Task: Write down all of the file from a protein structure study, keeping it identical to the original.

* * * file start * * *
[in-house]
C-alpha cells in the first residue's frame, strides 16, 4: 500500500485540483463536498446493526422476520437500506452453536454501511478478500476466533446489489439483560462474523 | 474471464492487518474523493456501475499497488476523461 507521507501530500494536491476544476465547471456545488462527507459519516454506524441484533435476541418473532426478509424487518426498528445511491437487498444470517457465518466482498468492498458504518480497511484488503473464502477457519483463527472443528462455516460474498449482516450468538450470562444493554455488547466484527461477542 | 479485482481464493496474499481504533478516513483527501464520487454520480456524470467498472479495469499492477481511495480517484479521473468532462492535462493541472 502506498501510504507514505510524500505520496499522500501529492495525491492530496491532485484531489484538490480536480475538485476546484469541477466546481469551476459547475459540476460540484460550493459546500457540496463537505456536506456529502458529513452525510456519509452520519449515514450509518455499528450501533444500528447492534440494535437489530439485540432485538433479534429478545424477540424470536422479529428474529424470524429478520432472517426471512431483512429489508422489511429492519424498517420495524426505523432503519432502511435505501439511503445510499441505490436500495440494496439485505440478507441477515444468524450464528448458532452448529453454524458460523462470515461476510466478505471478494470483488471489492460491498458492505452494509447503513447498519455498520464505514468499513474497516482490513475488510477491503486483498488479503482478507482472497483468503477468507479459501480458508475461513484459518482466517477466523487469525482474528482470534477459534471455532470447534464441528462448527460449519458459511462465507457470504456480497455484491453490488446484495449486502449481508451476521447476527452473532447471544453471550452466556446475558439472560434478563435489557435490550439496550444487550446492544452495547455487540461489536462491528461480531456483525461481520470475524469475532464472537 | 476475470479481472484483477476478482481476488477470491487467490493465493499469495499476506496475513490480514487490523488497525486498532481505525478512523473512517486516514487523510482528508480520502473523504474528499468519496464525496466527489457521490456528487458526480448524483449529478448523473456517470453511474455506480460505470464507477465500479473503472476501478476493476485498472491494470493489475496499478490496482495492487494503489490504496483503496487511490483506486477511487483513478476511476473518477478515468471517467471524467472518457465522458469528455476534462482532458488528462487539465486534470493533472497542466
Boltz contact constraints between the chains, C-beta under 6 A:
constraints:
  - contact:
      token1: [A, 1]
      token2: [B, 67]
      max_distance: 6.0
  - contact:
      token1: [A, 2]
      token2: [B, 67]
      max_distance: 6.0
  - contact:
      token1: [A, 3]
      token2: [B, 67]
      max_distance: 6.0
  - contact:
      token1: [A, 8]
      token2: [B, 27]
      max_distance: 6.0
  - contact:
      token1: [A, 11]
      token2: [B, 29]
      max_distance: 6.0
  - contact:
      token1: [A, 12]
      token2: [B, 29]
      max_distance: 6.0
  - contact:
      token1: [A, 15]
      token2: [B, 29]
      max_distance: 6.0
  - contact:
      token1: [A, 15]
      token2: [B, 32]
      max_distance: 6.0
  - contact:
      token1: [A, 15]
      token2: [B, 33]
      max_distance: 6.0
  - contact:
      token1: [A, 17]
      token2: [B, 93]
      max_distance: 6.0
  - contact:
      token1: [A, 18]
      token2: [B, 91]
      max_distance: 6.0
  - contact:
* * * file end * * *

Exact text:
[in-house]
C-alpha cells in the first residue's frame, strides 16, 4: 500500500485540483463536498446493526422476520437500506452453536454501511478478500476466533446489489439483560462474523 | 474471464492487518474523493456501475499497488476523461 507521507501530500494536491476544476465547471456545488462527507459519516454506524441484533435476541418473532426478509424487518426498528445511491437487498444470517457465518466482498468492498458504518480497511484488503473464502477457519483463527472443528462455516460474498449482516450468538450470562444493554455488547466484527461477542 | 479485482481464493496474499481504533478516513483527501464520487454520480456524470467498472479495469499492477481511495480517484479521473468532462492535462493541472 502506498501510504507514505510524500505520496499522500501529492495525491492530496491532485484531489484538490480536480475538485476546484469541477466546481469551476459547475459540476460540484460550493459546500457540496463537505456536506456529502458529513452525510456519509452520519449515514450509518455499528450501533444500528447492534440494535437489530439485540432485538433479534429478545424477540424470536422479529428474529424470524429478520432472517426471512431483512429489508422489511429492519424498517420495524426505523432503519432502511435505501439511503445510499441505490436500495440494496439485505440478507441477515444468524450464528448458532452448529453454524458460523462470515461476510466478505471478494470483488471489492460491498458492505452494509447503513447498519455498520464505514468499513474497516482490513475488510477491503486483498488479503482478507482472497483468503477468507479459501480458508475461513484459518482466517477466523487469525482474528482470534477459534471455532470447534464441528462448527460449519458459511462465507457470504456480497455484491453490488446484495449486502449481508451476521447476527452473532447471544453471550452466556446475558439472560434478563435489557435490550439496550444487550446492544452495547455487540461489536462491528461480531456483525461481520470475524469475532464472537 | 476475470479481472484483477476478482481476488477470491487467490493465493499469495499476506496475513490480514487490523488497525486498532481505525478512523473512517486516514487523510482528508480520502473523504474528499468519496464525496466527489457521490456528487458526480448524483449529478448523473456517470453511474455506480460505470464507477465500479473503472476501478476493476485498472491494470493489475496499478490496482495492487494503489490504496483503496487511490483506486477511487483513478476511476473518477478515468471517467471524467472518457465522458469528455476534462482532458488528462487539465486534470493533472497542466
Boltz contact constraints between the chains, C-beta under 6 A:
constraints:
  - contact:
      token1: [A, 1]
      token2: [B, 67]
      max_distance: 6.0
  - contact:
      token1: [A, 2]
      token2: [B, 67]
      max_distance: 6.0
  - contact:
      token1: [A, 3]
      token2: [B, 67]
      max_distance: 6.0
  - contact:
      token1: [A, 8]
      token2: [B, 27]
      max_distance: 6.0
  - contact:
      token1: [A, 11]
      token2: [B, 29]
      max_distance: 6.0
  - contact:
      token1: [A, 12]
      token2: [B, 29]
      max_distance: 6.0
  - contact:
      token1: [A, 15]
      token2: [B, 29]
      max_distance: 6.0
  - contact:
      token1: [A, 15]
      token2: [B, 32]
      max_distance: 6.0
  - contact:
      token1: [A, 15]
      token2: [B, 33]
      max_distance: 6.0
  - contact:
      token1: [A, 17]
      token2: [B, 93]
      max_distance: 6.0
  - contact:
      token1: [A, 18]
      token2: [B, 91]
      max_distance: 6.0
  - contact: